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Are Jiu-Jitsu Affiliations Just a Ponzi Scheme?

Are Jiu-Jitsu Affiliations Just a Ponzi Scheme?

The sheer number of the number of BJJ gym affiliations there are is truly incredible. How does a consumer even choose? The list is massive – the very uncompleted list: 10th planet Jiu Jitsu, Carlson-gracie, Gracie-Barra, Alliance, Atos, Renzo Gracie and I’m sure there are half a dozen affiliates more with the name Gracie-something. My intent isn’t to disparage them, most of these gyms at their headquarters are excellent gyms. However the system of making gyms an affiliate system is getting rather degraded. In some senses it feels almost like a Ponzi scheme or some strange pyramid business structure.

A Ponzi scheme is a fraudulent investment operation where the operator, an individual or organization, pays returns to its investors from new capital paid to the operators by new investors, rather than from profit earned by the operator. Operators of Ponzi schemes usually entice new investors by offering higher returns than other investments, in the form of short-term returns that are either abnormally high or unusually consistent. Sounds familiar?

There are also some wild allegations out there as well – about pay to be blackbelt affiliate schemes.

Colby Convington from American Top Team on BJJ affiliations:

“It’s a Ponzi scheme. It’s a money laundering system for people to make money. They say that it’s about respect. These are the same people that are cheating on their wives, having infidelity in the MMA gym, cheating on their taxes… it’s all bulls***, man.”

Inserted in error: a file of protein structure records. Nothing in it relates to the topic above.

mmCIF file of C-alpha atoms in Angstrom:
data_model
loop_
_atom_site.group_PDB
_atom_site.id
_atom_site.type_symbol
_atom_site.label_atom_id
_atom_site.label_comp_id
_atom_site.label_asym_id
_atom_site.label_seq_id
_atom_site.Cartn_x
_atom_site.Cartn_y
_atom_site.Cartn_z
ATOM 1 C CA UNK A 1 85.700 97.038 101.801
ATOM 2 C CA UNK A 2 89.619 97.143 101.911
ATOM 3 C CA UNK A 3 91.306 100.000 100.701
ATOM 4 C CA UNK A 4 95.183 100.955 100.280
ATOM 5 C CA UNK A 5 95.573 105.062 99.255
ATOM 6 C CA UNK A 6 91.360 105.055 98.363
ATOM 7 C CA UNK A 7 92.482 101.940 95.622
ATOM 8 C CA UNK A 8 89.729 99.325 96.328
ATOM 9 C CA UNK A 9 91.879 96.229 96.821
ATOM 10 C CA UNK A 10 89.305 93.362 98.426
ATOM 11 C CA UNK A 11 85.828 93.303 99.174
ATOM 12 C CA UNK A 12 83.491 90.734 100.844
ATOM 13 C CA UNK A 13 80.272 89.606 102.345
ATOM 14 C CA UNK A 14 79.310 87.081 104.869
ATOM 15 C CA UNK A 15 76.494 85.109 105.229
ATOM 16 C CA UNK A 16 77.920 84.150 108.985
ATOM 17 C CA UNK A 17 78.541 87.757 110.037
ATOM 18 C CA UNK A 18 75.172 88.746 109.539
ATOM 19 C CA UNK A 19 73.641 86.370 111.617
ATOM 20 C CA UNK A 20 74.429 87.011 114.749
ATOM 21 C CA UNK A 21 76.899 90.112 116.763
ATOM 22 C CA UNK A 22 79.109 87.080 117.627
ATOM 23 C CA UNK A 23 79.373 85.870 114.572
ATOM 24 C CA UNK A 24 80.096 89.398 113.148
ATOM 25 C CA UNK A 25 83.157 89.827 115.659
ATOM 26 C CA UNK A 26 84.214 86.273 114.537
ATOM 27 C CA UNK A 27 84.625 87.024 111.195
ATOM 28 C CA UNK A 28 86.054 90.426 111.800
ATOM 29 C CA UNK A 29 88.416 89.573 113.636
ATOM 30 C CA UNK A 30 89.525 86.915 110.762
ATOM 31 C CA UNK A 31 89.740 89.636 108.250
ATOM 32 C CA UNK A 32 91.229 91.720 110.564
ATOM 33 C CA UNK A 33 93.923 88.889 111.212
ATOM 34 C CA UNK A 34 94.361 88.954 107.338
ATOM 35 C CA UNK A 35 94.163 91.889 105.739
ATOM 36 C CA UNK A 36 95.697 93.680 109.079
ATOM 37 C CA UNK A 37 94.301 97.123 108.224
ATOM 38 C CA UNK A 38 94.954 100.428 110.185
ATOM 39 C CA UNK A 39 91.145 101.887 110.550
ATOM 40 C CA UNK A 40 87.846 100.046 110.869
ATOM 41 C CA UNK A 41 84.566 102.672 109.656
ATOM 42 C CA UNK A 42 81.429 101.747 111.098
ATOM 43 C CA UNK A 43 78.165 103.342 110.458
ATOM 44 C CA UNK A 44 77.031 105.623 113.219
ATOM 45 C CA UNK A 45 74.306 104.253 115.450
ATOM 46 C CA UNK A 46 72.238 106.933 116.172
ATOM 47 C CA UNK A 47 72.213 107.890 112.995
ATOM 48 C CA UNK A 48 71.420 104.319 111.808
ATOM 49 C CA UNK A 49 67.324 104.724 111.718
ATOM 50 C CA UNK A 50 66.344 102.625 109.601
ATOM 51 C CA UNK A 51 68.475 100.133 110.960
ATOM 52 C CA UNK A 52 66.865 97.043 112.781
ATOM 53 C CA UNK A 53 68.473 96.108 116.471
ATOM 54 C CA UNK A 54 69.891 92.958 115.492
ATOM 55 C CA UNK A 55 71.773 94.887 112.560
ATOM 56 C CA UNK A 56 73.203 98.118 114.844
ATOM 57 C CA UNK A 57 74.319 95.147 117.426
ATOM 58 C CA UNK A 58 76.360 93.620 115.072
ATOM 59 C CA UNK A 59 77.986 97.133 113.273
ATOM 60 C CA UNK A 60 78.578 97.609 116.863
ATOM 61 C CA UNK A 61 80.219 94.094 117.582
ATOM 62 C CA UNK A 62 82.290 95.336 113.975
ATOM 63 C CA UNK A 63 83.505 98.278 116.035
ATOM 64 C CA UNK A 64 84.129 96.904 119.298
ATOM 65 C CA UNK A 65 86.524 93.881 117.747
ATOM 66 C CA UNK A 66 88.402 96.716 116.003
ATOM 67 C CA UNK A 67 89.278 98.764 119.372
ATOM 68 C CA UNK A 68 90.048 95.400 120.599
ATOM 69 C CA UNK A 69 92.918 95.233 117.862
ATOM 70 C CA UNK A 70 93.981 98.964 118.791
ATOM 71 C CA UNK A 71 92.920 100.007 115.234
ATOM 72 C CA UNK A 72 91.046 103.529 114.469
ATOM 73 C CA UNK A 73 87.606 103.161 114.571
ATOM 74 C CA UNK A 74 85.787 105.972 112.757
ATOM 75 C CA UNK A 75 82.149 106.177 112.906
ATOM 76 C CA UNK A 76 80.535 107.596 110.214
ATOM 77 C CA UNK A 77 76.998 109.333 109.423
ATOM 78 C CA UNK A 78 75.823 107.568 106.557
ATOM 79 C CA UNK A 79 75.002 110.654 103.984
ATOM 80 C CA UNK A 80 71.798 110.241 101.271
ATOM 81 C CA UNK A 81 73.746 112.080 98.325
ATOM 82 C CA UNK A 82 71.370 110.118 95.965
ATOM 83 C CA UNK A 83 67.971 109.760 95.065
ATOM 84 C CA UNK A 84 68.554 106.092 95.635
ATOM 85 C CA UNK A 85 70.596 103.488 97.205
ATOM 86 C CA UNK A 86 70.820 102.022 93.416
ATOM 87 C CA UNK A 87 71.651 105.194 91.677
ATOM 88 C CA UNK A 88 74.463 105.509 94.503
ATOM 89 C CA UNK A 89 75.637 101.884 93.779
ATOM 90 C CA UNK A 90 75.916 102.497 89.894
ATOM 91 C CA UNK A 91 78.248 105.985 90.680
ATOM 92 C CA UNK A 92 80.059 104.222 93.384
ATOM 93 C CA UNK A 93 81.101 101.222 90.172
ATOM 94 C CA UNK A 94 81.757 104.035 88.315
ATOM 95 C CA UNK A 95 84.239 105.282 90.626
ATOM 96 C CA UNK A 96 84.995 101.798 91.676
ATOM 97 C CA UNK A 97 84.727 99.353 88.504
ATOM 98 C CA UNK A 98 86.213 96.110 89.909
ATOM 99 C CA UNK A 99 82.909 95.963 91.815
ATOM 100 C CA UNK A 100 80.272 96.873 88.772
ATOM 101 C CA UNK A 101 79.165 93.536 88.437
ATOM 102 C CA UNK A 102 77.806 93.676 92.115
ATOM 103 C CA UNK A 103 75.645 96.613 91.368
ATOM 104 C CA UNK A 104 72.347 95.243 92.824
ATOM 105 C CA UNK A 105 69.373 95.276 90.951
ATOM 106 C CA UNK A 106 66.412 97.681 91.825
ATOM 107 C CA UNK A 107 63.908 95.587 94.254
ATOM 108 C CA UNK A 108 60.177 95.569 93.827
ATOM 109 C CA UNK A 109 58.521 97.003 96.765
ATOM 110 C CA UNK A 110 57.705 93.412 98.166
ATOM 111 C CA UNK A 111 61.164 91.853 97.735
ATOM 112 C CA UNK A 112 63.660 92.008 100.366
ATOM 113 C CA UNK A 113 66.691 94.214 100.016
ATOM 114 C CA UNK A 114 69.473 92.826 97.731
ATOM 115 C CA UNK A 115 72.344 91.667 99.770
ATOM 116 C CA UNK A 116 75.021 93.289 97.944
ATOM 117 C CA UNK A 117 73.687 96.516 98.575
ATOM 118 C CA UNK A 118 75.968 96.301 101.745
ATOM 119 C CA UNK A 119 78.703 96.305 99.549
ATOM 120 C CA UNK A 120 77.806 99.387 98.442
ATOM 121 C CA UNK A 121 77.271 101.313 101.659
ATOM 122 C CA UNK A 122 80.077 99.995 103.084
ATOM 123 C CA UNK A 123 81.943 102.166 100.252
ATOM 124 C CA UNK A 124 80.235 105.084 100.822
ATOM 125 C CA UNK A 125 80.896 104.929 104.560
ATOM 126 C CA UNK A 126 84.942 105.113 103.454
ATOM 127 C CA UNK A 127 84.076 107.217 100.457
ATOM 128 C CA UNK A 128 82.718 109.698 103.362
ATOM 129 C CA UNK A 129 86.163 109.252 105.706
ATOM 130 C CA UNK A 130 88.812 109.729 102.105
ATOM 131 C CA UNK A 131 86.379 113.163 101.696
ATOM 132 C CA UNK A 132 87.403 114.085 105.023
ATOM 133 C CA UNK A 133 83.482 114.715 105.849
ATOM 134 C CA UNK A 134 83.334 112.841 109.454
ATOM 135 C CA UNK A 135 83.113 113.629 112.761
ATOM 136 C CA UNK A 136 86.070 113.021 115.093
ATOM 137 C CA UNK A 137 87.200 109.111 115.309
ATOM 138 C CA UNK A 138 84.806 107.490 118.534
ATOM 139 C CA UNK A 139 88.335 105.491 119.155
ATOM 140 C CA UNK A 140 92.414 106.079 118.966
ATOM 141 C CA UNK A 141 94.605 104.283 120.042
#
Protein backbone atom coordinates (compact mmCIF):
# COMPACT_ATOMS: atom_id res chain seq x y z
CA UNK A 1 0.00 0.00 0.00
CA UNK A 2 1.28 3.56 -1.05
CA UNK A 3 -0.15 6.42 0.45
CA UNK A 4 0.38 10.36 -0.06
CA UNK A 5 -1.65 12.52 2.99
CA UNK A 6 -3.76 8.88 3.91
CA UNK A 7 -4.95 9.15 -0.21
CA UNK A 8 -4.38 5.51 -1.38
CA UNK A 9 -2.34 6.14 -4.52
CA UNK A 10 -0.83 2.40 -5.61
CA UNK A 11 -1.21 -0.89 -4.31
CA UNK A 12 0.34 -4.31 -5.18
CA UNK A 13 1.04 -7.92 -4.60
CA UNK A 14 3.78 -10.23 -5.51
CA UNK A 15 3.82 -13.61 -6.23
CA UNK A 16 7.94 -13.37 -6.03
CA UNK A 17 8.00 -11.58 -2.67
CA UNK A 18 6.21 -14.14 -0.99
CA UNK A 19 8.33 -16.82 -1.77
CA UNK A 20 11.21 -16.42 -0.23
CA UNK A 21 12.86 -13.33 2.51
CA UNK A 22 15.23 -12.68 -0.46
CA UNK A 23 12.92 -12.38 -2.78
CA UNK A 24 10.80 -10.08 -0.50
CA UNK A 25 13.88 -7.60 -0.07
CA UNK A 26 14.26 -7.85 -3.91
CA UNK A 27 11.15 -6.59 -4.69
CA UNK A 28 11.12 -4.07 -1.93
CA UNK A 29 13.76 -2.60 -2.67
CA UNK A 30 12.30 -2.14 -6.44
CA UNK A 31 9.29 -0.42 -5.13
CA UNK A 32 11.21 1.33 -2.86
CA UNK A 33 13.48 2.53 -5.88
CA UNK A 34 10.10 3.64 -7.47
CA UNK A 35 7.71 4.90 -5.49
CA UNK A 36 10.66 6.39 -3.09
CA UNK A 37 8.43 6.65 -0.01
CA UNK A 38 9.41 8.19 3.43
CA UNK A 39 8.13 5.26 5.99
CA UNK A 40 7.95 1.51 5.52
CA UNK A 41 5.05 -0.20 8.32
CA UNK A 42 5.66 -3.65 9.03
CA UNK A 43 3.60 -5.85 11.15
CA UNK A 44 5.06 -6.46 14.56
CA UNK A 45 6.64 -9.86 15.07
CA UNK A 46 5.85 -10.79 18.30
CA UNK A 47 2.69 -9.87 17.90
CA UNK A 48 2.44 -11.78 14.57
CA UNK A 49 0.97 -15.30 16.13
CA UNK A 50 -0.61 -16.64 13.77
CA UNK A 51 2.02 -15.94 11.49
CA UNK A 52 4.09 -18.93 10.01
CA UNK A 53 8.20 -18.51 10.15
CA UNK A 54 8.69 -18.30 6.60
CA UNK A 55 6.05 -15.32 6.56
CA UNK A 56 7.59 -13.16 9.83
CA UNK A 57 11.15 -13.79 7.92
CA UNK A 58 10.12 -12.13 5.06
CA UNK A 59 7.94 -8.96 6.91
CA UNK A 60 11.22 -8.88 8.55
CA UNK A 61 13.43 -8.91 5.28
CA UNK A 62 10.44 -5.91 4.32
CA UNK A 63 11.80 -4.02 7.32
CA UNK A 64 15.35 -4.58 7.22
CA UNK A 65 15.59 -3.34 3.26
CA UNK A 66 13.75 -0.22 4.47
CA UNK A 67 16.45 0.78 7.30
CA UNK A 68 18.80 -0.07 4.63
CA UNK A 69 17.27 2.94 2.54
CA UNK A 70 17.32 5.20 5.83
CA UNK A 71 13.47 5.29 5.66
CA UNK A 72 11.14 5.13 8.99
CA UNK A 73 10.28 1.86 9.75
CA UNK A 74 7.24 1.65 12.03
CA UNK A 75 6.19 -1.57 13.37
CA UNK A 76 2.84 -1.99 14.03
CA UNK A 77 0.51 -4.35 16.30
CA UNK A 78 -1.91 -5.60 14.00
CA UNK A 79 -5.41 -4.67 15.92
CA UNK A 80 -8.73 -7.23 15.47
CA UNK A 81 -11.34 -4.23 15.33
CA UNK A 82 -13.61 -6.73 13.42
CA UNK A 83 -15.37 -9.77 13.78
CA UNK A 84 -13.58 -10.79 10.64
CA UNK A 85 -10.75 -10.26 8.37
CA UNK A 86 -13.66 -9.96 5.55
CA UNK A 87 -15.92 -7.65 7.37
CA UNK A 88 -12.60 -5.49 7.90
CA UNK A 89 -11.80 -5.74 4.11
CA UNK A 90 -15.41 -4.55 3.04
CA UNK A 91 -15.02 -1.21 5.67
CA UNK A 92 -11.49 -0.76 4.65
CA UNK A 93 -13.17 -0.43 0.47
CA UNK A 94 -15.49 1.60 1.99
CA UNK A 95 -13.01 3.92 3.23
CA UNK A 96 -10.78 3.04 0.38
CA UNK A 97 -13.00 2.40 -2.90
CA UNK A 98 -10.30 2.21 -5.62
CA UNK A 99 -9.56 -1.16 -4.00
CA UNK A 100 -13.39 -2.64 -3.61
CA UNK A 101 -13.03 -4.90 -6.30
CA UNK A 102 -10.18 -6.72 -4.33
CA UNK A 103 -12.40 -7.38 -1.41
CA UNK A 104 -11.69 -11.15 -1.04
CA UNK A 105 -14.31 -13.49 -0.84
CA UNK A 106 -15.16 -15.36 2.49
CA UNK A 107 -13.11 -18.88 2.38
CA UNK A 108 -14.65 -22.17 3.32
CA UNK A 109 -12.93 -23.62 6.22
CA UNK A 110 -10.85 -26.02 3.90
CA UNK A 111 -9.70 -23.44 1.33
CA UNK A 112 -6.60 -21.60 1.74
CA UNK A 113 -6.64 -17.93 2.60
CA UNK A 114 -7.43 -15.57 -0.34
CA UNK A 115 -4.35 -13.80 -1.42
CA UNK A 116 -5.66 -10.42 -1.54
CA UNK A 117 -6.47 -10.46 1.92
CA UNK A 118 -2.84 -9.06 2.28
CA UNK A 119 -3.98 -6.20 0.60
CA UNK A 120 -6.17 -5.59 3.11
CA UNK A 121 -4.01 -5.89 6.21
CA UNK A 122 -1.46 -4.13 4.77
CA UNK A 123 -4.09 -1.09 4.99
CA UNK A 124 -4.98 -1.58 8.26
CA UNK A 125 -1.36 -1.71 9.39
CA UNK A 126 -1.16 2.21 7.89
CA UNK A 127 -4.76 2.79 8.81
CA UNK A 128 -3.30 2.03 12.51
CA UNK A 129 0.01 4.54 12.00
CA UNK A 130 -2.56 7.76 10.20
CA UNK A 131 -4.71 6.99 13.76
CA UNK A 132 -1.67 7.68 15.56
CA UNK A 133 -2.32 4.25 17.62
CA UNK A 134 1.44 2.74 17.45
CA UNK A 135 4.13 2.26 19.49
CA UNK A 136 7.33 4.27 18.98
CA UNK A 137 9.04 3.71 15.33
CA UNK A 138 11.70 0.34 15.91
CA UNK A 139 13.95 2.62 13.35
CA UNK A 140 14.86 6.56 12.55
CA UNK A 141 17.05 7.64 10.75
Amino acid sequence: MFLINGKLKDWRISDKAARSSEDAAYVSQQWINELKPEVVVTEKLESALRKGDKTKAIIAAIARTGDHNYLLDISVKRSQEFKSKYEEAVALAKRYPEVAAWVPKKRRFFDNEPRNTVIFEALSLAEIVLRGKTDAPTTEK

Colby Covington Calls BJJ Belt System ‘Ponzi Scheme’ & Money Laundering For BJJ Instructors

“Hey you want to make money? You need to pay me $5000 and through our larger affiliate network you will attract customers by our name, but you have to recruit your own customers and that’s how you make money”. Sure, this is how franchising works in a business sense, but the quality of a Subway in Des Moins, Iowa is virtually indistinguishable from the quality of a Subway in Manhattan. Now let’s apply this to BJJ.

For the sake of not picking on anyone, let’s call our gym name “Gracie-Porrada” and base it in San Diego. Our coach is an IBJJF world champion and our classes have 10 blackbelts training. This sounds like an awesome gym, yeah? Well now one of the blackbelts wants to open his own gym somewhere in Hong Kong. So he decides to pay whatever affiliate fee from Gracie-Porrada to open his dojo in Hong Kong. The problem is the quality isn’t tranferable. Sure, the instructor may be of the same quality as any of the other blackbelts promoted from his original gym, but that’s not what makes a gym. Over time, he will lack training partners and his skills will deteriorate. He will have to build a gym and so on. Anyone can realize that the quality of affiliate gym is under no circumstances equal. This is how it usually operates under optimal circumstances as well.

The system becomes so lucrative for these gyms that some may rush to promote blackbelts so they can open their own gym and expand the brand, thus continuing the cycle. It ultimately waters down the sport. Soon you have so-so purple belts wearing blackbelts promoting other blackbelts and so on.

What it ultimately comes down to, as you the consumer – you don’t owe anything to a brand name in your journey if you have payed your bills. Of course if you get sponsored training and you’re a full time athlete, conditions apply. Everyone understands the special connection between an athlete and a professor and I’m not trying to diminish that. Just don’t feel trapped by brand loyalty, especially if you are traveling or moving. Or if you feel like you’ve hit a dead end. If you do not feel the quality is as what you expected, move on. If you think you can get better training elsewhere, do it. Nobody likes a fair weather sailor anyways. Jiu Jitsu is a journey with many captains and many boats, but only one sailor: you.

Written by Benjamin Reed.

Related:

Affiliating with Big Name BJJ Associations: Worth It?